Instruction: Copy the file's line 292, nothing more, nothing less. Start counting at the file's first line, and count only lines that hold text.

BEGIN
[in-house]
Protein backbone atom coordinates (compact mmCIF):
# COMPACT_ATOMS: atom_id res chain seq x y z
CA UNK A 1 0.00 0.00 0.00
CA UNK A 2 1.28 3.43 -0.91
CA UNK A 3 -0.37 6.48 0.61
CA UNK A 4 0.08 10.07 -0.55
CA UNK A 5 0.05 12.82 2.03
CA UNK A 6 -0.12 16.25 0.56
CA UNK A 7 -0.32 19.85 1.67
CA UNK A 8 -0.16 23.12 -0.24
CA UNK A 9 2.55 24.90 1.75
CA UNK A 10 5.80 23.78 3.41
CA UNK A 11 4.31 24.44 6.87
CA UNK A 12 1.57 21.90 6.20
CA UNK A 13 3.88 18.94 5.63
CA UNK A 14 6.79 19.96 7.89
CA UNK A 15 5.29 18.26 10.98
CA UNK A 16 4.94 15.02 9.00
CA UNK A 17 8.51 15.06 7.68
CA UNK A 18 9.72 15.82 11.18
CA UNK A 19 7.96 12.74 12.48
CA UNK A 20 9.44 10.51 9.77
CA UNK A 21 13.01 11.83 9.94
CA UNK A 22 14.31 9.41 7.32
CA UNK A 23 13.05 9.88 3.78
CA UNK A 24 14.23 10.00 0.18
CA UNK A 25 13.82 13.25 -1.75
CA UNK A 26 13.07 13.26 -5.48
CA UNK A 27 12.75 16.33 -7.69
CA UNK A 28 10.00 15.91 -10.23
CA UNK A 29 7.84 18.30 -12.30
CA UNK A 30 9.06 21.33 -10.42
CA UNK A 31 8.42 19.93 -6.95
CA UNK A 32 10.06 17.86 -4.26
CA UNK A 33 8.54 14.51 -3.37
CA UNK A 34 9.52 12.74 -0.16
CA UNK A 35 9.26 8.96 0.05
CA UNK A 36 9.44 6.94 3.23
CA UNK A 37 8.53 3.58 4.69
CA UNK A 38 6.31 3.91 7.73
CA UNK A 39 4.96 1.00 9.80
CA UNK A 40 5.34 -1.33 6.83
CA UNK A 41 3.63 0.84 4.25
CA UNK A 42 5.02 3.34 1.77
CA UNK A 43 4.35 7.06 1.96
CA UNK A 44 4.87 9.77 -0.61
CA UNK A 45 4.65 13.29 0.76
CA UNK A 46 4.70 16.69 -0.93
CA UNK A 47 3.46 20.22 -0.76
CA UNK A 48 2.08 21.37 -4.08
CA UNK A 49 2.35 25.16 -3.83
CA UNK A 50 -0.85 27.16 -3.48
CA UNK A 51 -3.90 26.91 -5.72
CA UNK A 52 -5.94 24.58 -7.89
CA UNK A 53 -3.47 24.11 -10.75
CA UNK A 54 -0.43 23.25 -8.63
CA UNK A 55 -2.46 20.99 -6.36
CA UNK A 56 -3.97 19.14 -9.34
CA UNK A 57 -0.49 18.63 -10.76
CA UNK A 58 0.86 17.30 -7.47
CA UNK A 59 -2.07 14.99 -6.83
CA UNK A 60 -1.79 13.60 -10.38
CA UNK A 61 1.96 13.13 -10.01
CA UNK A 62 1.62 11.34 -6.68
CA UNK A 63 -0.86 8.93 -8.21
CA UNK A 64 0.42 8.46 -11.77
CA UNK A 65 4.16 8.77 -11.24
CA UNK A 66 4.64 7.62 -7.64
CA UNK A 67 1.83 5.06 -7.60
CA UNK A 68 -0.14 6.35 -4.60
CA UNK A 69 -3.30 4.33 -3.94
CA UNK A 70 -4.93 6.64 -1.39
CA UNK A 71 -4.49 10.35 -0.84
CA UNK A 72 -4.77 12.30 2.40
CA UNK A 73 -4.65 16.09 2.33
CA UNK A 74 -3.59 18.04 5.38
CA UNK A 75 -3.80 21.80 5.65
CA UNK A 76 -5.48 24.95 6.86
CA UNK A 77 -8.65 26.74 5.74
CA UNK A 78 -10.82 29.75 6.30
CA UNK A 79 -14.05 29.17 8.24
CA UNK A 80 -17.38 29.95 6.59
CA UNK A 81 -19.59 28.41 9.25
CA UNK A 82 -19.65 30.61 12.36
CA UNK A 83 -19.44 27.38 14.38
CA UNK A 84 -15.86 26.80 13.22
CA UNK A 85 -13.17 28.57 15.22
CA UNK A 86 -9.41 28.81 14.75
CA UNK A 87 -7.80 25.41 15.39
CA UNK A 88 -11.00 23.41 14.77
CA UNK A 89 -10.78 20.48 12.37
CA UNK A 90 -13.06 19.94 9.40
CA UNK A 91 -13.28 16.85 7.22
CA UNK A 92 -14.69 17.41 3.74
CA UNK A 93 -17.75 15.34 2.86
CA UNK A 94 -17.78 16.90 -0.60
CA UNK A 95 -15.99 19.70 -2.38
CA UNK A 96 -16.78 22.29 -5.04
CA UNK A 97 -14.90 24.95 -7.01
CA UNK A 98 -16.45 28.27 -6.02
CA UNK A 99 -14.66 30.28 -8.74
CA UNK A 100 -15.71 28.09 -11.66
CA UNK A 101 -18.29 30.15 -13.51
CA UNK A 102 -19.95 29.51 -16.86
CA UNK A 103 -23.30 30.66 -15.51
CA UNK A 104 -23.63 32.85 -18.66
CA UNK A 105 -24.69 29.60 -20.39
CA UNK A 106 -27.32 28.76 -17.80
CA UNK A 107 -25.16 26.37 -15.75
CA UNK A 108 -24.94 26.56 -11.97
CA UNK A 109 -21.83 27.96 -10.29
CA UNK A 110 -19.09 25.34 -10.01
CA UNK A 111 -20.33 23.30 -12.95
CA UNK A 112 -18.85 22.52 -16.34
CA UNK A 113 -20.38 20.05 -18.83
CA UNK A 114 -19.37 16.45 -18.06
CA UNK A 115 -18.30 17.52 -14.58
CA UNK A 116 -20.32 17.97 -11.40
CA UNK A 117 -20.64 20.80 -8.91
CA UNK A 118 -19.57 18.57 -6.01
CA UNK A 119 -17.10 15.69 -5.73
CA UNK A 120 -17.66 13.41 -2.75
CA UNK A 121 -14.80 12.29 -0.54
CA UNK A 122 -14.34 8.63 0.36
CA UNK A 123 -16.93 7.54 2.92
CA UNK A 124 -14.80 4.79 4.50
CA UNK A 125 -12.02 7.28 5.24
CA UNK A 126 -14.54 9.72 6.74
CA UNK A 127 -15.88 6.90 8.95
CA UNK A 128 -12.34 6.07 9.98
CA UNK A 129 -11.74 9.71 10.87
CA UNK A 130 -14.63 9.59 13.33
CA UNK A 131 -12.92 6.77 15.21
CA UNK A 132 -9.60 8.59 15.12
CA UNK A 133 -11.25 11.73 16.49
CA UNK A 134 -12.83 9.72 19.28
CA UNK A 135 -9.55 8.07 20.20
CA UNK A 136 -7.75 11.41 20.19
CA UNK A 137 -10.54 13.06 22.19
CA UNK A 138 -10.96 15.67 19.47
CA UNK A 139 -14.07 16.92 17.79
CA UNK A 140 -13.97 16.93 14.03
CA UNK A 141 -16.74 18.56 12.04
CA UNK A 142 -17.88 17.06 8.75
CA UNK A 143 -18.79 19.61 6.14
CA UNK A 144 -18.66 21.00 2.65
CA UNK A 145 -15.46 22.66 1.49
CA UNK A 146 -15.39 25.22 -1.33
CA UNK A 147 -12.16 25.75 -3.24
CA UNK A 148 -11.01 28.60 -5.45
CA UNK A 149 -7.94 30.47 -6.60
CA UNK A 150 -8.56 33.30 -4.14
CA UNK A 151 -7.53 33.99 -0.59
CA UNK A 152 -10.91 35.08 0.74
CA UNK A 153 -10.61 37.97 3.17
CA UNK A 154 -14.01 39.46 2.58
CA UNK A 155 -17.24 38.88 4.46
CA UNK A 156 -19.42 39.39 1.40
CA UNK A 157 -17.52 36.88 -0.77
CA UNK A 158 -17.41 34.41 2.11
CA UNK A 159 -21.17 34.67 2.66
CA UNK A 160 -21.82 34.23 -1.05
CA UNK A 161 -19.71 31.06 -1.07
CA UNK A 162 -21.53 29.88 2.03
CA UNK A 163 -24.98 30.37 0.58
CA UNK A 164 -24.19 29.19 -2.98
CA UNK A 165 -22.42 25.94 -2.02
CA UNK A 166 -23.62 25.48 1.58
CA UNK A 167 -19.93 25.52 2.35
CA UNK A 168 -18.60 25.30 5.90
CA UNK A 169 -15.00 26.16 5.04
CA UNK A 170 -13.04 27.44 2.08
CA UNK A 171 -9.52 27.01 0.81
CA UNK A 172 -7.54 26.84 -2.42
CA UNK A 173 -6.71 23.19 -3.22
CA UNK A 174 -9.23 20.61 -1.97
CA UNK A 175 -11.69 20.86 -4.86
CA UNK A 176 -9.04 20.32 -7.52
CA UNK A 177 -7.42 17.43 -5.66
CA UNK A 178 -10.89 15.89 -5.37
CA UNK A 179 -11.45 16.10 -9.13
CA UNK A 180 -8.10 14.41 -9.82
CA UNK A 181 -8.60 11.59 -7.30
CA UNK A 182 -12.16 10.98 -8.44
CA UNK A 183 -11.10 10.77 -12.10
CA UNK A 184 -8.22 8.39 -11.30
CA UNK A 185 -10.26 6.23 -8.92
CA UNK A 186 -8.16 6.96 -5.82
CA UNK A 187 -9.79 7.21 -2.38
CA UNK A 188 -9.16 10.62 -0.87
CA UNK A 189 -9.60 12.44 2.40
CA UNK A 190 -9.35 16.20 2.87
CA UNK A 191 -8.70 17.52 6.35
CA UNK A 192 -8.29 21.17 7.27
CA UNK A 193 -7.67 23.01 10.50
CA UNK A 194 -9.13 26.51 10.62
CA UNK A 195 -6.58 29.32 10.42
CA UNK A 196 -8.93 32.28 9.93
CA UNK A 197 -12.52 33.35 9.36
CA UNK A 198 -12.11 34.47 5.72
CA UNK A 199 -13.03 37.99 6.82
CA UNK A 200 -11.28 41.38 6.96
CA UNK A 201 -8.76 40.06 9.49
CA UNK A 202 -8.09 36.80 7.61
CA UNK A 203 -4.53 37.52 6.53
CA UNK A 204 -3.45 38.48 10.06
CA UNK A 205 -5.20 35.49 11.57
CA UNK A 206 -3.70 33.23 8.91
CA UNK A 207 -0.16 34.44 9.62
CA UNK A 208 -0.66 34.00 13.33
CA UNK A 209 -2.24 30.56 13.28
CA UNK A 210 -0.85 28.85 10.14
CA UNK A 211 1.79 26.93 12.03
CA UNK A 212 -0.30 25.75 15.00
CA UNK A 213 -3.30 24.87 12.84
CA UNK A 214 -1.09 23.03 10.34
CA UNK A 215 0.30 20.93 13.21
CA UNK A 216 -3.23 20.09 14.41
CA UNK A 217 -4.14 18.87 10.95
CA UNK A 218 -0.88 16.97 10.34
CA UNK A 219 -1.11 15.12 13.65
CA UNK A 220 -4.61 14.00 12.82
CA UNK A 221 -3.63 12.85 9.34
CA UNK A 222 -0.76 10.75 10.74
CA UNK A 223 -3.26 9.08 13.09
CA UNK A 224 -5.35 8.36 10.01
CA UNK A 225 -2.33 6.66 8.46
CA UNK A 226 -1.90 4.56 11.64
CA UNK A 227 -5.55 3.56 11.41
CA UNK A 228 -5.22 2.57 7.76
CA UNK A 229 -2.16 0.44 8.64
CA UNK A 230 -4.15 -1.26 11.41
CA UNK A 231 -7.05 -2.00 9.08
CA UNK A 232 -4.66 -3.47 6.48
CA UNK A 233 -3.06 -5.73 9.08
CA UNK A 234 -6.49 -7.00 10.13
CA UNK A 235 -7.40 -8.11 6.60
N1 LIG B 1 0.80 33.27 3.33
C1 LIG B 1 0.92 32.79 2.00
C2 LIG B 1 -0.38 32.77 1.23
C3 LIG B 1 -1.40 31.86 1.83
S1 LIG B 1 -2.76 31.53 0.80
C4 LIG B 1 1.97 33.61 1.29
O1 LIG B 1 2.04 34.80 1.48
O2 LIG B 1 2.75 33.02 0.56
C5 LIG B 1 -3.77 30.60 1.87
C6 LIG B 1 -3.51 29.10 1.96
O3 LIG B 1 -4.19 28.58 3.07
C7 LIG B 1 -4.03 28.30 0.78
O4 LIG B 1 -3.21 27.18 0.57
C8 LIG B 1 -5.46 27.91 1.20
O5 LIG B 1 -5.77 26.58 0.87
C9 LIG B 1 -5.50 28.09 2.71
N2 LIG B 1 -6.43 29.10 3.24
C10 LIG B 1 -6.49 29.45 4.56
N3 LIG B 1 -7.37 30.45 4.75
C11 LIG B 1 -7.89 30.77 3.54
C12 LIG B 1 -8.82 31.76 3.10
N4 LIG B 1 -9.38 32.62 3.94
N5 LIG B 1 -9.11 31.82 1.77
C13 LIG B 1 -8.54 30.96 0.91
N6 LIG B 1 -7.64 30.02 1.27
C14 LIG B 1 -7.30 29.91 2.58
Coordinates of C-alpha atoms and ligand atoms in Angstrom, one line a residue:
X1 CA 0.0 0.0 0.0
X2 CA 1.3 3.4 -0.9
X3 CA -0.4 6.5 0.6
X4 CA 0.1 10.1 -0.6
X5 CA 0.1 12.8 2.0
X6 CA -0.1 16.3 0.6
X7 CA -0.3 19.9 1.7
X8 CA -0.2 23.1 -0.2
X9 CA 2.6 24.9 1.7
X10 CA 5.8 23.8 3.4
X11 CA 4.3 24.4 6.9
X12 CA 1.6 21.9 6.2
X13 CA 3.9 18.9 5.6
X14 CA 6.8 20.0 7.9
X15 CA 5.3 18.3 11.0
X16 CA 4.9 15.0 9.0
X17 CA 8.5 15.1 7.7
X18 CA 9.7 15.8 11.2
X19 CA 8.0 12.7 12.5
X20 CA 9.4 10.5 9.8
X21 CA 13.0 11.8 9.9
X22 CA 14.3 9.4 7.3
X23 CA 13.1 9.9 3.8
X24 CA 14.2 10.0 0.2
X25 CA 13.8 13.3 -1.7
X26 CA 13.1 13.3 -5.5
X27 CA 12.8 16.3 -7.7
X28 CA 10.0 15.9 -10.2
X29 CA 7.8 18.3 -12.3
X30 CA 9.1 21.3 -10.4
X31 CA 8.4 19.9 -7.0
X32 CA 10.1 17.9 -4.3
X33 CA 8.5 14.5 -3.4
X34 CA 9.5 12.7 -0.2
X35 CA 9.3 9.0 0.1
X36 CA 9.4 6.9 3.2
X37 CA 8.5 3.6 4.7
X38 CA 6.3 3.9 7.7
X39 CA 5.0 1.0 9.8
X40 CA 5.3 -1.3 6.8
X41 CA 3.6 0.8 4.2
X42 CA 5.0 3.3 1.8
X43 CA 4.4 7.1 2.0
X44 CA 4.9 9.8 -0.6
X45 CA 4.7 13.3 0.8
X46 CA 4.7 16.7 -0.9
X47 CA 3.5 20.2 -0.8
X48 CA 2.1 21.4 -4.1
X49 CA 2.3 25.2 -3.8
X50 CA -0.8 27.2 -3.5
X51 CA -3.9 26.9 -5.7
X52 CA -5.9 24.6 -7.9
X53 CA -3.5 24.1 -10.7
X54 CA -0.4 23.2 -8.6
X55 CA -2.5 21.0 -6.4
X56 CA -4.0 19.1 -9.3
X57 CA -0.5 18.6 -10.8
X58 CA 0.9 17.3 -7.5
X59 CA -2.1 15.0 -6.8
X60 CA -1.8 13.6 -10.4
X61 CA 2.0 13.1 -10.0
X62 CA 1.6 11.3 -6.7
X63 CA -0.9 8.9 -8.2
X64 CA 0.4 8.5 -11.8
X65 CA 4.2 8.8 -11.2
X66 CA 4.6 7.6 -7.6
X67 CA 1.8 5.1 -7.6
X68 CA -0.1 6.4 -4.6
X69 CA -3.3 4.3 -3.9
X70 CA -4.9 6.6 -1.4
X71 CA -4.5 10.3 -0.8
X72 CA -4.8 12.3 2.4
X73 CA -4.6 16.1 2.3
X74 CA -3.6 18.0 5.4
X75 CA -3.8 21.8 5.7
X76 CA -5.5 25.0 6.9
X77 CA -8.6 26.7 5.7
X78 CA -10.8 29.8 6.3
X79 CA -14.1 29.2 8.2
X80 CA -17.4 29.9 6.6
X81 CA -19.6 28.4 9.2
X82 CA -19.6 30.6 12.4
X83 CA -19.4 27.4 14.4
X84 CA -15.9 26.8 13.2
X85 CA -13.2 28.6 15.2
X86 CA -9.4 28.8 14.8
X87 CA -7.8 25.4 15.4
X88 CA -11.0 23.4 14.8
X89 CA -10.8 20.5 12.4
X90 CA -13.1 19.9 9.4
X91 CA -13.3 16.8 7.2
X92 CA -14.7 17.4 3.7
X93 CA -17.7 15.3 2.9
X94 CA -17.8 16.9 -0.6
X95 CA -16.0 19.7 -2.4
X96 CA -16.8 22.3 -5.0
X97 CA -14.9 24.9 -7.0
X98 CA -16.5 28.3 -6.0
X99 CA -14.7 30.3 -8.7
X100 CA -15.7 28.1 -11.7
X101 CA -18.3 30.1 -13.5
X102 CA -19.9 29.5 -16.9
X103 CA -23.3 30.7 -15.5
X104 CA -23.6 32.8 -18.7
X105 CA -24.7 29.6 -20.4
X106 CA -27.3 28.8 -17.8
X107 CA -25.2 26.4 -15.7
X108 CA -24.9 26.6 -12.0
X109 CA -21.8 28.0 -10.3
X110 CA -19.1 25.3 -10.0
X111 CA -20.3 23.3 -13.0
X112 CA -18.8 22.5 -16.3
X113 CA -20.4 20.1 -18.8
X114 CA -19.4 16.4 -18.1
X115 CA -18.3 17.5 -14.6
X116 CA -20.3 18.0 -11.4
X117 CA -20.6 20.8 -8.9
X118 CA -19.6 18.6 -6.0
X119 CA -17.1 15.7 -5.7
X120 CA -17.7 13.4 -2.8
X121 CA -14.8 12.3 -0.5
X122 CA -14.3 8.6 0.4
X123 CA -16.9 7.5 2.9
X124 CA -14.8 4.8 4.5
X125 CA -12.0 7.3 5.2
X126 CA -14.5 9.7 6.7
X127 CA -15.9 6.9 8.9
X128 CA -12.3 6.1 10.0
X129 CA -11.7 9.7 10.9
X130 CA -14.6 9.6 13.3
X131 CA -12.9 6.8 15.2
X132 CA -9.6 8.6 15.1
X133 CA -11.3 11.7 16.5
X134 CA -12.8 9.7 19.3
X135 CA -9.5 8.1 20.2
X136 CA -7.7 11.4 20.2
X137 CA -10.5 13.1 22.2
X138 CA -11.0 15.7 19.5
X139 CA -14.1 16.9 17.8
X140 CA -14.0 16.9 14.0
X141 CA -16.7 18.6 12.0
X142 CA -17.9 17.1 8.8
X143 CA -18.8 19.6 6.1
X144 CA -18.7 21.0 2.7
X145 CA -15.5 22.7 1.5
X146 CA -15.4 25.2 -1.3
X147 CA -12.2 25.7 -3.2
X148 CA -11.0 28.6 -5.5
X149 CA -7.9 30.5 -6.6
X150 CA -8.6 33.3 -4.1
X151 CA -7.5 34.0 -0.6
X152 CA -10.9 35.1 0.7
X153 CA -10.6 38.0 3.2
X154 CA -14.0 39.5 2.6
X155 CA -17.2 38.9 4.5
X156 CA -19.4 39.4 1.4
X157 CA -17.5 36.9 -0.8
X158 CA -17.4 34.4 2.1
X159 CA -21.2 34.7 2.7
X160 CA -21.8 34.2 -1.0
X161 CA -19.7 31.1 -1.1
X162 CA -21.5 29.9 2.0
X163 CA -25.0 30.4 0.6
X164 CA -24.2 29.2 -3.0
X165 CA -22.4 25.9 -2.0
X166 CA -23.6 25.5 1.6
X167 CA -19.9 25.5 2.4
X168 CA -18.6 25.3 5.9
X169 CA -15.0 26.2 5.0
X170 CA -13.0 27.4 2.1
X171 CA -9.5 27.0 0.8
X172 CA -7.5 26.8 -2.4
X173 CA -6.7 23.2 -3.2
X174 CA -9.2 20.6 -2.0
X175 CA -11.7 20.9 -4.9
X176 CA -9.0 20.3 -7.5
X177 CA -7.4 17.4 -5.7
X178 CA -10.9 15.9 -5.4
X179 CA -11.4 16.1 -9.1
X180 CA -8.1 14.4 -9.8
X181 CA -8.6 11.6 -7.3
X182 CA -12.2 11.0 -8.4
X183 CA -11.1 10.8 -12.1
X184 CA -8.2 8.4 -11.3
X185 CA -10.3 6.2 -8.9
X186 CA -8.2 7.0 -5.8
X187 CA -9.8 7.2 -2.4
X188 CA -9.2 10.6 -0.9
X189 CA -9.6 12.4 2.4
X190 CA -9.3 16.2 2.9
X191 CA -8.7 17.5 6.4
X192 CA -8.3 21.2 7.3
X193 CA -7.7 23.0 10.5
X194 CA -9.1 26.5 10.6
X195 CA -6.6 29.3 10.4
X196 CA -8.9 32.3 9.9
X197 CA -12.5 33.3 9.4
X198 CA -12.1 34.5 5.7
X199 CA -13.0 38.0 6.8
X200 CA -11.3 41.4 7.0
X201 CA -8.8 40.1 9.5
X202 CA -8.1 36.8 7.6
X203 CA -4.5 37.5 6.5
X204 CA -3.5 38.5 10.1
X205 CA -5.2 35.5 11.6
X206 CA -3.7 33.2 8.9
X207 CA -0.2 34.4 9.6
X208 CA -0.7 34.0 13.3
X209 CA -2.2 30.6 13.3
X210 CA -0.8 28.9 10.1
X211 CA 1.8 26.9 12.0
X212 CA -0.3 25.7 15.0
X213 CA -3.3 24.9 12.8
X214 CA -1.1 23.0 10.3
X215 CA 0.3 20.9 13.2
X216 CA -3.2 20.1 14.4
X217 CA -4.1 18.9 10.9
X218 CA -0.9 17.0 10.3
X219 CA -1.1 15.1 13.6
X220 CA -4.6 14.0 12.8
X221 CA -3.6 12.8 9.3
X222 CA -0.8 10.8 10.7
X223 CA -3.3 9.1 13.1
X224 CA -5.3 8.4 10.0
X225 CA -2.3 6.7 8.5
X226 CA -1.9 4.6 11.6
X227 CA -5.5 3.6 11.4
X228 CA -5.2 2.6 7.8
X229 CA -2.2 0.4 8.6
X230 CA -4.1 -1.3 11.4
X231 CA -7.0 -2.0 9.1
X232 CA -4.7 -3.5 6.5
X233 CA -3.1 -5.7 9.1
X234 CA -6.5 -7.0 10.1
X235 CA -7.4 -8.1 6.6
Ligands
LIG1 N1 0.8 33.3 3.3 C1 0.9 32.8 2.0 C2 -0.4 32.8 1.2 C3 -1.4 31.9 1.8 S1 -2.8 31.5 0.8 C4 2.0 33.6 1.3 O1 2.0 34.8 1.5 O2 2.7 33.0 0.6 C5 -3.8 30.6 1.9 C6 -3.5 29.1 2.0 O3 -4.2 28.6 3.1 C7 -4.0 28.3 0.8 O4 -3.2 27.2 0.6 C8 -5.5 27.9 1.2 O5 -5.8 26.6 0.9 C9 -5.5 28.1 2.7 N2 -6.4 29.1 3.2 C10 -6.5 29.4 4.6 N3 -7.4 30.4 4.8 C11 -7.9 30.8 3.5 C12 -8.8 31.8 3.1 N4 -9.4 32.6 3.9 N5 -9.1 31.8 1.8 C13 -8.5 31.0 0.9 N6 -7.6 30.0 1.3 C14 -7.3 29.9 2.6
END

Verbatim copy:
X27 CA 12.8 16.3 -7.7